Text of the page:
The Questions I'd Still Like to See Answered

I’m looking for three things in particular from the president following this address—orders or policies that could go a long way toward alleviating these concerns.

No. 1 - Who will have access to the data? It's very difficult to limit access to big data. Anyone asking a valid question of the data needs access to all the data, and that means that the NSA’s data scientists need to be highly vetted and monitored carefully to make sure they don’t abuse their position of privilege. In an ideal world, the president would solve all the issues around access by denying any access to the data without a warrant specifying exactly what the user is allowed to look for, and how they will use the data.

Failing that, I’d hope for more rigorous access controls in which only a few selected individuals have the ability to work with the data, and only under the appropriate oversight. We’ve already seen problems with Google, where employees of that company abused their access to the company’s data stores for personal purposes; we need to avoid that with this data.

No. 2 - How is the data secured? Big data is notoriously difficult to protectit takes a lot of computing infrastructure to store and work with, and that means a bigger network perimeter to protect. And let’s not forget that simply by storing all this data in one location the NSA has just opened a hugely valuable new target for true black-hat attackers. Imagine what would happen if a team of thieves knew who your friends were and how often you spoke. You could become the target of some incredibly sophisticated phishing attacks. An executive order to take the data offline, so that it could only be accessed in person, or to anonymize it, so that anyone breaching the NSA’s security would only get limited information, would provide a very welcome level of protection.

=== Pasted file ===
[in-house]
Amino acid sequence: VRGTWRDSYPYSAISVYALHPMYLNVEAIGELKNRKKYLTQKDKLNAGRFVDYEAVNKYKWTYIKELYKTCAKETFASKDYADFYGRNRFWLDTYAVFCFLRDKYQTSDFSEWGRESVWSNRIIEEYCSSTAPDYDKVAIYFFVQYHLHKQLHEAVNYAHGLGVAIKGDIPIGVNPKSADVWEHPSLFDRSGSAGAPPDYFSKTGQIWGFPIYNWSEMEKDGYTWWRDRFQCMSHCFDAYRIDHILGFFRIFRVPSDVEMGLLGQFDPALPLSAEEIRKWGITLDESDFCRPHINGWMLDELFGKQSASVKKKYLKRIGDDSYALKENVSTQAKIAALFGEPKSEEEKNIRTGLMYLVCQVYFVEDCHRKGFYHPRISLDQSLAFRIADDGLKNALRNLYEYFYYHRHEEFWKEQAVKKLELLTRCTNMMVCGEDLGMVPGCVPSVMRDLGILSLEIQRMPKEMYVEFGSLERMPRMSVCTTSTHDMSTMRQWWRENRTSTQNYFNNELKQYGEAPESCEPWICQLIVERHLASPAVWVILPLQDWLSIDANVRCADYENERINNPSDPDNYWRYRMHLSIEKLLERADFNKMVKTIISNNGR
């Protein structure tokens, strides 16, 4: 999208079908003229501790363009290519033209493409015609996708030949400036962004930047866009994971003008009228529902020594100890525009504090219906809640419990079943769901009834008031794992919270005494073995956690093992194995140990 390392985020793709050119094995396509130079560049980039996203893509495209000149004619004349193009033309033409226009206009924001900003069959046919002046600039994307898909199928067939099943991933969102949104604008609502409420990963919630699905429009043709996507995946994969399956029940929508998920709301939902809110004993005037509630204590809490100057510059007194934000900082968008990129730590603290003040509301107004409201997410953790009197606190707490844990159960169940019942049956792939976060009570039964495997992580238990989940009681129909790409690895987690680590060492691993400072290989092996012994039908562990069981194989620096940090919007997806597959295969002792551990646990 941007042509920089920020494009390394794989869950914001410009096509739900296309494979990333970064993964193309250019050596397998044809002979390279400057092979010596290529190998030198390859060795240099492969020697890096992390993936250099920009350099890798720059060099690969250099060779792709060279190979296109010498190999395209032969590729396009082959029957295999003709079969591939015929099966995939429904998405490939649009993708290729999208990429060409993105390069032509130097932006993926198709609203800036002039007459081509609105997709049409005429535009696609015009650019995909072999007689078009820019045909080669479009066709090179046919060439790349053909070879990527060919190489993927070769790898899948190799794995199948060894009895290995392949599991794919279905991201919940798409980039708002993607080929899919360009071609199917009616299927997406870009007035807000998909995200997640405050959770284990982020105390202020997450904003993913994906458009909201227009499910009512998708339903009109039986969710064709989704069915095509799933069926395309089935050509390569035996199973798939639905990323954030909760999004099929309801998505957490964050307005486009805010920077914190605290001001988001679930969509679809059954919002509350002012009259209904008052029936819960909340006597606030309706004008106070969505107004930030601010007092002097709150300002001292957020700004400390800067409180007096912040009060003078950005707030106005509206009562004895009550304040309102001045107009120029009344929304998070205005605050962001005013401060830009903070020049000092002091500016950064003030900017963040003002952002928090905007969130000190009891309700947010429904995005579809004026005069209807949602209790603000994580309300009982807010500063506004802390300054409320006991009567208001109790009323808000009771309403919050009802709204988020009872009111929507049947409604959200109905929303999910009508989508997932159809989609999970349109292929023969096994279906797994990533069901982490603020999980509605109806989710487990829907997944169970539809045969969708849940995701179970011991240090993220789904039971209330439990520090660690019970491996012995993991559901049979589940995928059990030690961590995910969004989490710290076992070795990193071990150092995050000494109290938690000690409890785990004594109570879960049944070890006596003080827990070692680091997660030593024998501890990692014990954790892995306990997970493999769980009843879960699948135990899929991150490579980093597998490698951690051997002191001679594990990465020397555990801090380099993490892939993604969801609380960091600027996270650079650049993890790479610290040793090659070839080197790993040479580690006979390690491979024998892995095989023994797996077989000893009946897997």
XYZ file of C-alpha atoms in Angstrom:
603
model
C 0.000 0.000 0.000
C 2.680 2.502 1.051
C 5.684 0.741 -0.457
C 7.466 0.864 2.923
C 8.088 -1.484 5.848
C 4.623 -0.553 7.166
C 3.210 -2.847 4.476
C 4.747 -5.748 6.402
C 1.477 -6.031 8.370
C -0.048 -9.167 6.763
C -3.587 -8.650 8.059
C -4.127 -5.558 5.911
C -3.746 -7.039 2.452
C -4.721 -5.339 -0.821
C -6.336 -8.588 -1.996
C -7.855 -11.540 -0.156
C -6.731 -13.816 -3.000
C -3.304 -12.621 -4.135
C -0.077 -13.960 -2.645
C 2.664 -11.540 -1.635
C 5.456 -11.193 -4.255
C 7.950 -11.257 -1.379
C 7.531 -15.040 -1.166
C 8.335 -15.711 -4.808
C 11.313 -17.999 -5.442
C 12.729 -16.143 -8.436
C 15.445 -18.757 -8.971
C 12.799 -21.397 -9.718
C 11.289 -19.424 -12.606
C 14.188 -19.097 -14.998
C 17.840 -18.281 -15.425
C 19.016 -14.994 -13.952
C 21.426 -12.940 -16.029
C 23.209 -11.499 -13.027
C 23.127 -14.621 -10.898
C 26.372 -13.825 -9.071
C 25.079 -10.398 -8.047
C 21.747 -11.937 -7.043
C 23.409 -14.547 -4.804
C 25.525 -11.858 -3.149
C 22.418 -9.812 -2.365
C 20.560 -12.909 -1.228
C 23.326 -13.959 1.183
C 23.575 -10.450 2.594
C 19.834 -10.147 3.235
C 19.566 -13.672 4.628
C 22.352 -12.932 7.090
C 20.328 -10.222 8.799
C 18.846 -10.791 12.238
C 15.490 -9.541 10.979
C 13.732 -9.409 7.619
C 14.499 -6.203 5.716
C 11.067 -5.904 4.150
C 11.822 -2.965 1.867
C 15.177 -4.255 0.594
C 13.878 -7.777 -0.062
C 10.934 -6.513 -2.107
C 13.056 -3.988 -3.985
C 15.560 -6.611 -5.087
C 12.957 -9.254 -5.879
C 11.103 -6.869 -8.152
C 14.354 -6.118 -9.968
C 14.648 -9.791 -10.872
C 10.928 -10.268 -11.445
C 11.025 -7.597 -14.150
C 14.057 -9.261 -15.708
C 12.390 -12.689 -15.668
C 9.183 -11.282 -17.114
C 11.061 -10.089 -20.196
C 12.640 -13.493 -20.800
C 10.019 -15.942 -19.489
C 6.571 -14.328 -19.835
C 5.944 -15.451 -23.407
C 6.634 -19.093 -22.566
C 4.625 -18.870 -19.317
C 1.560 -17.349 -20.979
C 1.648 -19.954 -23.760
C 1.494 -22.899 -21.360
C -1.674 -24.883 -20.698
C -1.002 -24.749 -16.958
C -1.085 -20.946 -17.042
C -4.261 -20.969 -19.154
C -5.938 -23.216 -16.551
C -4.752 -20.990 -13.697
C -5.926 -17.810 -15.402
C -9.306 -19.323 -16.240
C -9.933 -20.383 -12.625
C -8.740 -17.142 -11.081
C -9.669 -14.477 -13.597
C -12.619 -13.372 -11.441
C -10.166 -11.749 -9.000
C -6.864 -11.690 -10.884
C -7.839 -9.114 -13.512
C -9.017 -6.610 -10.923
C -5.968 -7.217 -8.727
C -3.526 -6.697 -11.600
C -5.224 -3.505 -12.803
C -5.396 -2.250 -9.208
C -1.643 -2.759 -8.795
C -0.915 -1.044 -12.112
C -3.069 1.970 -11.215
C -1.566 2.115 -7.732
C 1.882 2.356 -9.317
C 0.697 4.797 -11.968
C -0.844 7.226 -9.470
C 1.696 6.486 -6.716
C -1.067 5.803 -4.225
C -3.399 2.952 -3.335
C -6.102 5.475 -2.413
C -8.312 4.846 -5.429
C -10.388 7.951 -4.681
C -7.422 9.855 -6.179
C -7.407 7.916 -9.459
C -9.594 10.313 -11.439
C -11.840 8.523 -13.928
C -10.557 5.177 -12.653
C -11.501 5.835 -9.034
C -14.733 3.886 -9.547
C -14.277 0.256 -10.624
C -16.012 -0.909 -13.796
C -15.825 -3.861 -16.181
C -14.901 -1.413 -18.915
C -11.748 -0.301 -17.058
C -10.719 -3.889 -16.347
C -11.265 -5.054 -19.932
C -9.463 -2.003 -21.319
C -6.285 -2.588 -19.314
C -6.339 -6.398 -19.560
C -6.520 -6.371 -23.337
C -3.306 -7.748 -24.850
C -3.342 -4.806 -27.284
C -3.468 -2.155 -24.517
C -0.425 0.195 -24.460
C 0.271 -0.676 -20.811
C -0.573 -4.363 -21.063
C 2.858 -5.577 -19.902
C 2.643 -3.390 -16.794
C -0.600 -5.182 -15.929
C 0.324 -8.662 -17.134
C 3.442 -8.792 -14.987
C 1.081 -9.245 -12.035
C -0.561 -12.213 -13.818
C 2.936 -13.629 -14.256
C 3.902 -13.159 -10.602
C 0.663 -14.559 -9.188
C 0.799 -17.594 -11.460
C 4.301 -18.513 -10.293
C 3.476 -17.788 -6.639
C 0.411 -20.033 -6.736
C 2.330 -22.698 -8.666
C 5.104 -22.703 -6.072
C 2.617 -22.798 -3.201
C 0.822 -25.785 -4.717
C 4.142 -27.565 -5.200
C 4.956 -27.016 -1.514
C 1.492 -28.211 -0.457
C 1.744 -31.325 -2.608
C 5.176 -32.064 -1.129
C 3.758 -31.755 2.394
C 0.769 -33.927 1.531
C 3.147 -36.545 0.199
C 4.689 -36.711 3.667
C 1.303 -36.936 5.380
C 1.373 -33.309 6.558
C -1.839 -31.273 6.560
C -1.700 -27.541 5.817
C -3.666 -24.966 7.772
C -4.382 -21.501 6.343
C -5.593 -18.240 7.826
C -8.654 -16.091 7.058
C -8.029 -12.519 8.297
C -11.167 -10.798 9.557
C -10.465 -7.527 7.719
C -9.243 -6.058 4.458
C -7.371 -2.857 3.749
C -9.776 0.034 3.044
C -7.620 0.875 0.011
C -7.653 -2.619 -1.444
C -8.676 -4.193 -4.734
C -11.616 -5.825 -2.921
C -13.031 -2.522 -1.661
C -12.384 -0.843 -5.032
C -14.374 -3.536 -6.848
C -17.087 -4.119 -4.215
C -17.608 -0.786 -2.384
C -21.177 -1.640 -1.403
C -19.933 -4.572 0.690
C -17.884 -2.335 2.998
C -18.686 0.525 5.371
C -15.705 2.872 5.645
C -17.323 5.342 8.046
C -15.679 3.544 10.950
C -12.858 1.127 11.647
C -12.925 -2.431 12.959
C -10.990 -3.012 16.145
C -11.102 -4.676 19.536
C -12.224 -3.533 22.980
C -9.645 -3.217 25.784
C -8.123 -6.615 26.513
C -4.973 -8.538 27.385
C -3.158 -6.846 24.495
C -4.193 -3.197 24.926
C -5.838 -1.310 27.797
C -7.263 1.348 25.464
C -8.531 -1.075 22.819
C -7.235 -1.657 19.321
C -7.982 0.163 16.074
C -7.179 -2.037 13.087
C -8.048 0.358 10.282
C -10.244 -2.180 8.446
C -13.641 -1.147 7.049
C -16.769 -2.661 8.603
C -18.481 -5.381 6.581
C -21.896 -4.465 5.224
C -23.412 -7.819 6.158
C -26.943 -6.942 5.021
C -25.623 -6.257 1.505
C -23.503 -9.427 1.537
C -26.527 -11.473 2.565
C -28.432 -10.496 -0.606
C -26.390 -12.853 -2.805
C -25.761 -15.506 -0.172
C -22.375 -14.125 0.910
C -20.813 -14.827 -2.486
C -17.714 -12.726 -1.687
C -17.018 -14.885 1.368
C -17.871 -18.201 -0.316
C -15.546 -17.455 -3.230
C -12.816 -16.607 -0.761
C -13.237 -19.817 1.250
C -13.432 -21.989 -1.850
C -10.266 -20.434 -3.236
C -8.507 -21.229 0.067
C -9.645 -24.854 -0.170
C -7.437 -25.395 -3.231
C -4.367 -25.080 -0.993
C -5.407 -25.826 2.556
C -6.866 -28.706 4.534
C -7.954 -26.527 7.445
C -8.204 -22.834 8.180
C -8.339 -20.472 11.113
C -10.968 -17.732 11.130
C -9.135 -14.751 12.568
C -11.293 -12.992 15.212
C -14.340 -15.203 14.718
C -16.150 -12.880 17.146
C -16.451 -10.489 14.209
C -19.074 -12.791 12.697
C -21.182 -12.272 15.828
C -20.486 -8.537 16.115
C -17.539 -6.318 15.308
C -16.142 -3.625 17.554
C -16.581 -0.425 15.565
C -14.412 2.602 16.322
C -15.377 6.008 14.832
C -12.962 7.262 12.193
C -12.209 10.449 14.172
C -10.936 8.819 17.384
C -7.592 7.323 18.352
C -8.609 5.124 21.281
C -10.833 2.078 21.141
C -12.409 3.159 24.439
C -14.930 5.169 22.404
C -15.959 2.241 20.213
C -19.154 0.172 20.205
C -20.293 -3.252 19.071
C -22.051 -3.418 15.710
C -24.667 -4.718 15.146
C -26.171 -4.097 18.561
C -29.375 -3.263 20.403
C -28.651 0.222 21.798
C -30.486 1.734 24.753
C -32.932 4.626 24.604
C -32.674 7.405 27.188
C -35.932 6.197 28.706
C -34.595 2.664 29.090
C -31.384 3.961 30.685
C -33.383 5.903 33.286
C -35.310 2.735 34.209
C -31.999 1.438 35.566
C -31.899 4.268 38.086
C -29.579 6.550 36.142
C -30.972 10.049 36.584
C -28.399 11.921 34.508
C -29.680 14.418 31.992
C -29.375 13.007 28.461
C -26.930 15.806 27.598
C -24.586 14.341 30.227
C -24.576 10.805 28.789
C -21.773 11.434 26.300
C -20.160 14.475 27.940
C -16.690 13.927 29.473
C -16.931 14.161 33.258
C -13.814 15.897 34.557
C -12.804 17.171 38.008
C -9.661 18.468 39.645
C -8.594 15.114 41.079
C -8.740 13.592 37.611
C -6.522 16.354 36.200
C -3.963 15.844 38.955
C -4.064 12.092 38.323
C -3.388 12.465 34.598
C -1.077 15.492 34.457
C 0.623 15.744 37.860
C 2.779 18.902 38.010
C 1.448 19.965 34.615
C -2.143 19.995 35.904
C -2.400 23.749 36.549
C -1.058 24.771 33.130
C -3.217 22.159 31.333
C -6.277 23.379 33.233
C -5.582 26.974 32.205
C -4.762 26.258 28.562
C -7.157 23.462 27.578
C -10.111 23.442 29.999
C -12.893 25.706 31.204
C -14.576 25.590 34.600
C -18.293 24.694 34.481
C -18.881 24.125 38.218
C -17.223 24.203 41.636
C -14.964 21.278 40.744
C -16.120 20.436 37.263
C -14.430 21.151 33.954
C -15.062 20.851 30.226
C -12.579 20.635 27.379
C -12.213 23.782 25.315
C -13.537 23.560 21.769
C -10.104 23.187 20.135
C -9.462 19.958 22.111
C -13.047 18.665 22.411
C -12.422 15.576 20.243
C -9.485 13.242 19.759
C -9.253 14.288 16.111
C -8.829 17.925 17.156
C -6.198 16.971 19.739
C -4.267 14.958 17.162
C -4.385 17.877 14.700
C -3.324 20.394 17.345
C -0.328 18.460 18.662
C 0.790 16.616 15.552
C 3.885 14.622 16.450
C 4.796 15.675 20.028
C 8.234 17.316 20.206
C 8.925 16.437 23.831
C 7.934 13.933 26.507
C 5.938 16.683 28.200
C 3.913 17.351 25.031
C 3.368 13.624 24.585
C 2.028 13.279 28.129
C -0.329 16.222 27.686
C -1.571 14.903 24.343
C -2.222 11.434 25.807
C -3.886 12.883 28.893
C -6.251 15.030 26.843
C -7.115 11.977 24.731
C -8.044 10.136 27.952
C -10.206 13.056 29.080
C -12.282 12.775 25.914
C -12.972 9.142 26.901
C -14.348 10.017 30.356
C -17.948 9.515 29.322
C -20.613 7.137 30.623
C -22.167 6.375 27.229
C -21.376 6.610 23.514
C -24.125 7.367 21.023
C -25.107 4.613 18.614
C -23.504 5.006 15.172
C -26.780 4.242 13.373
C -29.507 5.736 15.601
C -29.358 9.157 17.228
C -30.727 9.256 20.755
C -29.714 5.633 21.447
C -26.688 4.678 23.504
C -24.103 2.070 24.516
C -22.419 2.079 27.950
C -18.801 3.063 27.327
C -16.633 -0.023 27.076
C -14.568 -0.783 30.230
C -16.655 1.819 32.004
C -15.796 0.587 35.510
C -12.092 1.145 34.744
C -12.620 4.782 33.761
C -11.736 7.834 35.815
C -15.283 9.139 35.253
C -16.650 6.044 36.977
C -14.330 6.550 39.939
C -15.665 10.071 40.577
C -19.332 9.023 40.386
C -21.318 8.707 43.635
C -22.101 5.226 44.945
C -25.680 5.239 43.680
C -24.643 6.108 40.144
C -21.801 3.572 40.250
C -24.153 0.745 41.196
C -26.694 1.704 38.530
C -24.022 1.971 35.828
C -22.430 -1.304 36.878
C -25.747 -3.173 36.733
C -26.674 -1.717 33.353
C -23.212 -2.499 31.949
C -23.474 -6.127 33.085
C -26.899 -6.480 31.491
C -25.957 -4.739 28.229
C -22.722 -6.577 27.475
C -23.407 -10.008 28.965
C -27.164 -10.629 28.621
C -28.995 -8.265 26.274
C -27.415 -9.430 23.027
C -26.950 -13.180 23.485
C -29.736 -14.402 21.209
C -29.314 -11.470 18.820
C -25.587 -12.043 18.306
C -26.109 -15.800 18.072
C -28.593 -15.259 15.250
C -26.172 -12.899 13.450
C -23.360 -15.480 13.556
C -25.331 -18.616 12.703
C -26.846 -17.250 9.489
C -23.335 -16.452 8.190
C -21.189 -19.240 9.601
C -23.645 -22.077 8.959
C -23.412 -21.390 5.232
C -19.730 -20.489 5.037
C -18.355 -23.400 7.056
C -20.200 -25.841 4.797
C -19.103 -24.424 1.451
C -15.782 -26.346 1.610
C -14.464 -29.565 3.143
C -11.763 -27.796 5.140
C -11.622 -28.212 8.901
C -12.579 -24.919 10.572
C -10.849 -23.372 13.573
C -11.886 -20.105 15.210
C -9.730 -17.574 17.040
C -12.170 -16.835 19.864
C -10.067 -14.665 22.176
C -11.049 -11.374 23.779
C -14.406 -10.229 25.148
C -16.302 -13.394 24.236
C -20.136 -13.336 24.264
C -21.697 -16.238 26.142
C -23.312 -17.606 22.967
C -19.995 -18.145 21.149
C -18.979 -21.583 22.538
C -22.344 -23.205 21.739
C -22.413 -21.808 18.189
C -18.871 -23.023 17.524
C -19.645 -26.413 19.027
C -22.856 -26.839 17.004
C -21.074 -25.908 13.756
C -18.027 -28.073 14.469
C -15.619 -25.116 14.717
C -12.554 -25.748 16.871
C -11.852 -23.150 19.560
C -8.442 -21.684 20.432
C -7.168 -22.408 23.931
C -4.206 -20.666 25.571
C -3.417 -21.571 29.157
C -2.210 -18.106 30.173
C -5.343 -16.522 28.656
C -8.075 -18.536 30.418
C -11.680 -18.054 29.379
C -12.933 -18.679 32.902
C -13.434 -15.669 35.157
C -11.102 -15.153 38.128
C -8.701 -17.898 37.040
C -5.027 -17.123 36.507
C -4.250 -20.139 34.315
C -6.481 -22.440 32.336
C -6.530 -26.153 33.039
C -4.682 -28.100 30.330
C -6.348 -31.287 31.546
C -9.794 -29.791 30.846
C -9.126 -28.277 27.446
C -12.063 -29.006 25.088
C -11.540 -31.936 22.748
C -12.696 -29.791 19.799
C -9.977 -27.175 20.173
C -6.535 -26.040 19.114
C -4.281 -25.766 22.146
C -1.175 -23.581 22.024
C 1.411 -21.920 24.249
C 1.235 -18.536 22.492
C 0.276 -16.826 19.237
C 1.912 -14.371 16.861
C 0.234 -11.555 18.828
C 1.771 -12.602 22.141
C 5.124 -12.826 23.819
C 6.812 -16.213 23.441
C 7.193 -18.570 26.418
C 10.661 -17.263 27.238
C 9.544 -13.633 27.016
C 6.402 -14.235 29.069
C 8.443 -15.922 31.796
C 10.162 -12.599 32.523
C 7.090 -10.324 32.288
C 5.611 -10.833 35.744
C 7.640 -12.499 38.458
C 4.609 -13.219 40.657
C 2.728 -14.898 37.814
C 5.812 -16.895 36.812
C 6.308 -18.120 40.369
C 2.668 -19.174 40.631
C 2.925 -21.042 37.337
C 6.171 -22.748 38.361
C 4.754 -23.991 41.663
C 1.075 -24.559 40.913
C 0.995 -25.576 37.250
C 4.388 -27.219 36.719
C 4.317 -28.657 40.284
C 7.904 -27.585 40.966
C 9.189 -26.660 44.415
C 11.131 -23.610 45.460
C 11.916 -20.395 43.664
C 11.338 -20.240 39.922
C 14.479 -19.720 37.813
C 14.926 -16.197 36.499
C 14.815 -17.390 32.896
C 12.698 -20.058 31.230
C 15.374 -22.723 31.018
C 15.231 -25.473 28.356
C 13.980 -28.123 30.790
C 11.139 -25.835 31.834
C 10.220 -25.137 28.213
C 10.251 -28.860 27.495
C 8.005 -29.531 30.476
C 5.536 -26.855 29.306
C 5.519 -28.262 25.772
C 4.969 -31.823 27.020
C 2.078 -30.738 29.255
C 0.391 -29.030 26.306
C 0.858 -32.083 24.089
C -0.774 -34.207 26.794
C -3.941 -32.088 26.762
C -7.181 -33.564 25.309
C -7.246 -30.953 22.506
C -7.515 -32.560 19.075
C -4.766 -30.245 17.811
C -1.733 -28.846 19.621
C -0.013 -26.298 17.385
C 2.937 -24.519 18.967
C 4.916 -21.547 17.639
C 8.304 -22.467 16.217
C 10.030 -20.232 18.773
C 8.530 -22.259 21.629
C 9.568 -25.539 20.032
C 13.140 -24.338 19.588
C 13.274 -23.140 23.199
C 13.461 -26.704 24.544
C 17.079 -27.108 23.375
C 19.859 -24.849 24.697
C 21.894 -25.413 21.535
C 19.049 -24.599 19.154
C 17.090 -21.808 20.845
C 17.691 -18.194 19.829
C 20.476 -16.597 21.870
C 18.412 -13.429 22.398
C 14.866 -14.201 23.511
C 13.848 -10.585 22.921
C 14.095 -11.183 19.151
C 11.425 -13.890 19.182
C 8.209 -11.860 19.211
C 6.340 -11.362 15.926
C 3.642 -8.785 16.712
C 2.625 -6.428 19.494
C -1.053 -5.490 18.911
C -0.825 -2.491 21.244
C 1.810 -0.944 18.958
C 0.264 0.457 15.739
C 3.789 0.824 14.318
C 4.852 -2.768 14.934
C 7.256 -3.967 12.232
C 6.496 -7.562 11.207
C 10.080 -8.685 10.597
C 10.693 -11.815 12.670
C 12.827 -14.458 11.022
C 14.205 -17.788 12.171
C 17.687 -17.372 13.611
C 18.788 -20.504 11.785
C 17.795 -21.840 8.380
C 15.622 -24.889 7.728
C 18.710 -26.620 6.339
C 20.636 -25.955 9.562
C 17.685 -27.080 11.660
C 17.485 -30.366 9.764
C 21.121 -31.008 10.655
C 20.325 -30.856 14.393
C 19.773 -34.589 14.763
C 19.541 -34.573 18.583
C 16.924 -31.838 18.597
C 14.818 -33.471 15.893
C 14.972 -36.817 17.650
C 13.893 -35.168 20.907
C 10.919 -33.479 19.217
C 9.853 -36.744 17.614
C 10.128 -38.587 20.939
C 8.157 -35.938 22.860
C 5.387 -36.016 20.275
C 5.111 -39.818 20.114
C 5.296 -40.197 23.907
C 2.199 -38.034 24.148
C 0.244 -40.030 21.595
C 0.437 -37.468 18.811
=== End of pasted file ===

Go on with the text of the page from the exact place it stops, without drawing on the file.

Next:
No. 3 - How long can the NSA retain the data? Can they keep it 30 days? Six months? Indefinitely? The idea that our actions persist for years and years, perhaps decades in electronic format is a frightening one. Shouldn’t there be a “statute of limitations” on your phone calls and email communications? We’d like to see orders limiting the lifespan of the data retention to a relatively short period.

As citizens, we need the protection from terrorism that intelligence agencies can give us. But we also need to ensure that our rights are being protected just as stringently. We must balance the good that examining this data can do against the dangers that access to it presents (attack or opportunities for abuse). In the IT industry, the concepts outlined above are well-understood and accepted. All security professionals, for instance, understand that they need to secure access to their data, protect it against intrusion, and limit its lifespan, in order to reduce the risk of abuse or outside attack. The current administration and Congress should take this opportunity to make a significant difference in how we as a society view these programs and the data they collect.

Have questions of your own? Opinions? I welcome discussion in the Comments section below.